policy matters.
  • On some occasions, the members of the Supreme
    Court and judges in the federal judiciary.
  • The total number of decision-makers in science,
    technology, and space policy is approximately 200.

13
A stratified model of the formulation of public
policy
Decision Makers
Policy Leaders
Attentive Public
Interested Public
Residual Public
14
For science, technology, and space policy, the
policy leaders include
  • The officers and board members of national
    scientific and engineering societies and
    associations.
  • Members of the NAS, NAE, and IOM.
  • Officers and board members of major corporations
    involved in science or engineering.
  • Officers of universities engaged in a significant
    level of scientific or engineering research.
  • Winners of a Nobel Prize or a Fields Medal.
  • Individuals who testified before a congressional
    committee (House or Senate) on a science policy
    matter.
  • Members of major executive branch science
    advisory committees at the secretarial or agency
    level.
  • Approximately 8,500 individuals qualified as a
    science policy leader in 2003.

15
Within this pyramidal system, policy leaders play
a critical role by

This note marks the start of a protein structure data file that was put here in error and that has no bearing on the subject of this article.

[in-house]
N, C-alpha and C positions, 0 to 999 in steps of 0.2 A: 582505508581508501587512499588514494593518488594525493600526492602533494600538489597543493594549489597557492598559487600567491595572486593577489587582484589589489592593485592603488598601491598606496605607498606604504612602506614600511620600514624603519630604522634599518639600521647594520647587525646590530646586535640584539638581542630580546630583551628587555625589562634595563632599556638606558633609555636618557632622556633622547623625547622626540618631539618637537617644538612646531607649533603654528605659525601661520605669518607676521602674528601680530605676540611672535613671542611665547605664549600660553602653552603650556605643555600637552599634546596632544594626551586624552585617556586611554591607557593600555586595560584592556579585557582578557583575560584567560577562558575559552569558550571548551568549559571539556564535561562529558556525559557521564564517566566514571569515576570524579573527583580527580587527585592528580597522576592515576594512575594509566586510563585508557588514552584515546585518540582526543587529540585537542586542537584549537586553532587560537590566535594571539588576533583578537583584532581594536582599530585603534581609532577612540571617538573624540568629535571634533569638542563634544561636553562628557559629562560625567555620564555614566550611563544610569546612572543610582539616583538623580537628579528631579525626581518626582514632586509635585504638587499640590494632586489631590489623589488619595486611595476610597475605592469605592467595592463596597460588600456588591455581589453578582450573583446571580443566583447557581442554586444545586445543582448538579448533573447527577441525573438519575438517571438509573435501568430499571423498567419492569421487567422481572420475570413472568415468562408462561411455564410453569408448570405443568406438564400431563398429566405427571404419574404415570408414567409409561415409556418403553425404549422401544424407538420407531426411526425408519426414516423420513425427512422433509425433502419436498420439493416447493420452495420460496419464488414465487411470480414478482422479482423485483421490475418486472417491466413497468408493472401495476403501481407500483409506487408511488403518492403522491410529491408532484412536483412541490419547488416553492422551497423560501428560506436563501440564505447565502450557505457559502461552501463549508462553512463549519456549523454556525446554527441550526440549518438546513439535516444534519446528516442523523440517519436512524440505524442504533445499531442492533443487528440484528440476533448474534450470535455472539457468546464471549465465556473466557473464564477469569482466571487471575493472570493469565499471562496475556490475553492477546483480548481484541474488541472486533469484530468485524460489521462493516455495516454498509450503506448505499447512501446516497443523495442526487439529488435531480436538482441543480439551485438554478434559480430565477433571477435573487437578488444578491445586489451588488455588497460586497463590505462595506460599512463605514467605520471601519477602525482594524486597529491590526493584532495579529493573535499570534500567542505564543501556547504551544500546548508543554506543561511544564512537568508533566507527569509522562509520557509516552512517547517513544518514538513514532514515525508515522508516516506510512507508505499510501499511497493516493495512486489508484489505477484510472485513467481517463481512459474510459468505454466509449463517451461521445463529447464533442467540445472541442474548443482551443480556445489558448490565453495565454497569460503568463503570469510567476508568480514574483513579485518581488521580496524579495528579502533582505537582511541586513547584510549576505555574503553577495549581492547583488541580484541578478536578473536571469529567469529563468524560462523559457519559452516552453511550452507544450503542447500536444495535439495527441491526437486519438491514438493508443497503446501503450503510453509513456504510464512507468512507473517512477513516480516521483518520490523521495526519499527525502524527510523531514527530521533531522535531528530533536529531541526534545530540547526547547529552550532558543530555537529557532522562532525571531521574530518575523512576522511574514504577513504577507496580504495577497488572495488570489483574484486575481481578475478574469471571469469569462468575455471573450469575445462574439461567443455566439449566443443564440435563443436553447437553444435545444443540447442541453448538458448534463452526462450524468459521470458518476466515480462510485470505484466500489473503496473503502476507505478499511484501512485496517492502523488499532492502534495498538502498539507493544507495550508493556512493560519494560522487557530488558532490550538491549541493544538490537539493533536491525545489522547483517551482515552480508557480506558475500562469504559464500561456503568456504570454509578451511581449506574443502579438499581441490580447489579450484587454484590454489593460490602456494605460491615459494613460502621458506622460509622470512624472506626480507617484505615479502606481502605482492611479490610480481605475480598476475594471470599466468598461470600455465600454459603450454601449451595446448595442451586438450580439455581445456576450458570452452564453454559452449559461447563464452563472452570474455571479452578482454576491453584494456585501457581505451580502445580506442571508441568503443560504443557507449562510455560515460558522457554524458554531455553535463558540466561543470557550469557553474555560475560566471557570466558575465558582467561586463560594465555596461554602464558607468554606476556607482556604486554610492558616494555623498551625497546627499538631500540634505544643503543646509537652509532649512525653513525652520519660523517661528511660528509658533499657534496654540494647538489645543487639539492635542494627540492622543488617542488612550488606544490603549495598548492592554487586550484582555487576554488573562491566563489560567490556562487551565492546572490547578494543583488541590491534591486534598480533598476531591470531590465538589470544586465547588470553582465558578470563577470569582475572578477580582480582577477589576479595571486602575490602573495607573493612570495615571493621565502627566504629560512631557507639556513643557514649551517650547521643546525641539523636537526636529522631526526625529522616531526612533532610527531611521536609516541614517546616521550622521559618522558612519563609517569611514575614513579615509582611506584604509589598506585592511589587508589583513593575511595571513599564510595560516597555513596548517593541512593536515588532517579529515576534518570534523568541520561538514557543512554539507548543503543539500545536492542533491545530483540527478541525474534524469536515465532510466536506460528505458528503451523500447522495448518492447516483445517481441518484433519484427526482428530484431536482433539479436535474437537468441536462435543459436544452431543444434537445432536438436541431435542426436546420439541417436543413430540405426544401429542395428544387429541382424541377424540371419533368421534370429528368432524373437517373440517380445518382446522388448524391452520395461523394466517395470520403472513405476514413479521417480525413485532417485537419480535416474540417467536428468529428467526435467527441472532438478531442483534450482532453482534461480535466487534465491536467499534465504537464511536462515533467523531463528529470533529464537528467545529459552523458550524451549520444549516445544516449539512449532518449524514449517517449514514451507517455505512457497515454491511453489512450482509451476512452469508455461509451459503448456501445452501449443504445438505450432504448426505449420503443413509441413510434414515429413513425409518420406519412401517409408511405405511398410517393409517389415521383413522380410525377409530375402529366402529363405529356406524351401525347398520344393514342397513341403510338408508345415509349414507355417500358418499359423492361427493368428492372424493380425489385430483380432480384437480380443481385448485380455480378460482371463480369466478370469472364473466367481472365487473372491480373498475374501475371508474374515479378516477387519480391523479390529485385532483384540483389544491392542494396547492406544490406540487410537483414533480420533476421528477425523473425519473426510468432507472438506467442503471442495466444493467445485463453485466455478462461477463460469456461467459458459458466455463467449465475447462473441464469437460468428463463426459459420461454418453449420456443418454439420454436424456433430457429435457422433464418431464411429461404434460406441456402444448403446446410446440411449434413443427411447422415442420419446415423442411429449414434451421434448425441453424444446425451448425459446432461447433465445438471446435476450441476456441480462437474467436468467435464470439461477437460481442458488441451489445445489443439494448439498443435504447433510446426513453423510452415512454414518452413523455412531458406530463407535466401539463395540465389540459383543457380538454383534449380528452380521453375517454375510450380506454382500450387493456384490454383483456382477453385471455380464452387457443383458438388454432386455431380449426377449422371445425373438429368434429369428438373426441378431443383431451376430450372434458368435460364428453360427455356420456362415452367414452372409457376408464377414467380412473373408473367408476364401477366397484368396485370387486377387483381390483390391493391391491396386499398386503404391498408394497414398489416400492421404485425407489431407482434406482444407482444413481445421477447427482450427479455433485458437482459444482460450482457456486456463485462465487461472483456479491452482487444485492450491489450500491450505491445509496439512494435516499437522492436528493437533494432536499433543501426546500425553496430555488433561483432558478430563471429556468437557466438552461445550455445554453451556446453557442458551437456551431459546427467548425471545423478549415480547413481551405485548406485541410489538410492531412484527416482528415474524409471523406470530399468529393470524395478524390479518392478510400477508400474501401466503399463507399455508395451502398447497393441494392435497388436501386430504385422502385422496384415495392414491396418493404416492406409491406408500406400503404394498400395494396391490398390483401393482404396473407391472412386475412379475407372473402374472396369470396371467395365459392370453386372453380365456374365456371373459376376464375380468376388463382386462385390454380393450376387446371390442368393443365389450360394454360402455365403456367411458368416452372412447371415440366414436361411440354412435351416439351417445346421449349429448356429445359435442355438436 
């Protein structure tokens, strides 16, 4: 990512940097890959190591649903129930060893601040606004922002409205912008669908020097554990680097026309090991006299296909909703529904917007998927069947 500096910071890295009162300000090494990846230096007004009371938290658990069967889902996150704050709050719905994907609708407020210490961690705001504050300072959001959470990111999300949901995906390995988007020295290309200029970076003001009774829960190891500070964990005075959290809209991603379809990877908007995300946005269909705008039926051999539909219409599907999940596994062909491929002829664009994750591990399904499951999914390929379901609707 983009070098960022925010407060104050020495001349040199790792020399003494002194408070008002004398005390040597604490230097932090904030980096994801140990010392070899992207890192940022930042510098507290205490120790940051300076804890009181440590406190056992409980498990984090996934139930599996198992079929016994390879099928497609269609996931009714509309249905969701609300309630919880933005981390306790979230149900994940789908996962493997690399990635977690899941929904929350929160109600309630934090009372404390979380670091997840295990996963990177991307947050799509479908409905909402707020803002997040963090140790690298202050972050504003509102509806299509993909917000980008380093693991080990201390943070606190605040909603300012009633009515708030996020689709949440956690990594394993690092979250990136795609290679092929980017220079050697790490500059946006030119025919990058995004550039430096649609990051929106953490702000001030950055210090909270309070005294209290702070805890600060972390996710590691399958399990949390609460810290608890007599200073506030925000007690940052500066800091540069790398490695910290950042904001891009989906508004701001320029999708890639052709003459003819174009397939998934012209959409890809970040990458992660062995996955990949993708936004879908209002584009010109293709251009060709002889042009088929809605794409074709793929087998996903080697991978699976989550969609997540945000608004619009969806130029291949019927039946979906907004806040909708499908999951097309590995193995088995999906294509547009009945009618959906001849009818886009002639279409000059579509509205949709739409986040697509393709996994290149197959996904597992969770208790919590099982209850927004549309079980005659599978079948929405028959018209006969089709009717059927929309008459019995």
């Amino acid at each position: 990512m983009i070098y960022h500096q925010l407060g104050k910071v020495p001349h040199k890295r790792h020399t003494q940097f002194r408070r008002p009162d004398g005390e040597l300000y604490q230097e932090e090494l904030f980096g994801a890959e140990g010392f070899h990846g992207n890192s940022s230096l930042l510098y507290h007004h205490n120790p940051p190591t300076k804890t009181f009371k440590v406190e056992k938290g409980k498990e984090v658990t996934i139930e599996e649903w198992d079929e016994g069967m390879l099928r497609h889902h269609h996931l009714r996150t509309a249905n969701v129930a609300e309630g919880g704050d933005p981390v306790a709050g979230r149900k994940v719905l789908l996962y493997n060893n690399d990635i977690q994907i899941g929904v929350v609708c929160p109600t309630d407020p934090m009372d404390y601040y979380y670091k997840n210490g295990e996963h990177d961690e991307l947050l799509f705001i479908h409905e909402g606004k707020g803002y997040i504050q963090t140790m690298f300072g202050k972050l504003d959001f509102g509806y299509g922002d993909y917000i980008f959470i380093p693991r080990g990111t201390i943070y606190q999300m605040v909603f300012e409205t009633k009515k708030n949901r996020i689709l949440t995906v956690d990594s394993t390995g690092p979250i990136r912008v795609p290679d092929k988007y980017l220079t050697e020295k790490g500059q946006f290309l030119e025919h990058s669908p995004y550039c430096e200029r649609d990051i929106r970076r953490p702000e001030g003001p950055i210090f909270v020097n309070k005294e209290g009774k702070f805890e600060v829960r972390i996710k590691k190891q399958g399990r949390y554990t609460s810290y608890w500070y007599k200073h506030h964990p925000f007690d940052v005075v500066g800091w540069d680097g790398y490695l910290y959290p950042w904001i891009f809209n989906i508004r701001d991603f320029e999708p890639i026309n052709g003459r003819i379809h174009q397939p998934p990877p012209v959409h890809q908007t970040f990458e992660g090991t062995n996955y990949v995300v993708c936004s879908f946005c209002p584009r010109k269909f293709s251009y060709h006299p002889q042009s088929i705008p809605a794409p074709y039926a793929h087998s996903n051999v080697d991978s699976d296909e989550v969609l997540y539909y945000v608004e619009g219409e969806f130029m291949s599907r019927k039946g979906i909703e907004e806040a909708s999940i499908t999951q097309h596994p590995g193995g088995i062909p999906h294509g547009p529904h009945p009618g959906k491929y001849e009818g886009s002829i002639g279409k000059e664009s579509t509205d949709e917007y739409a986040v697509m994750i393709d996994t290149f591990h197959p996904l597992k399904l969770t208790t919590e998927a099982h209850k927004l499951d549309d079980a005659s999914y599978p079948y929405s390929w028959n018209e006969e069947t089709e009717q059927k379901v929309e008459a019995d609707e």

• Monitoring public policy from the perspective of
    the scientific or energy community and defining
    critical issues that need to be addressed.
  • Organizing other leaders to identify policy
    solutions and to advance those policy solutions
    to decision-makers.
  • Negotiating with decision-makers about policy
    choices.
  • Organizing the appropriate attentive public or
    publics when direct negotiations with policy
    makers are not productive or when there is
    significant disagreement among policy leaders
    themselves.

16
A stratified model of the formulation of public
policy
Decision Makers
Policy Leaders
Attentive Public
Interested Public
Residual Public
17
The attentive public for science, technology, and
space policy includes all adults who
  • report that they are very interested in new
    scientific discoveries, new inventions and
    technologies, or space exploration, and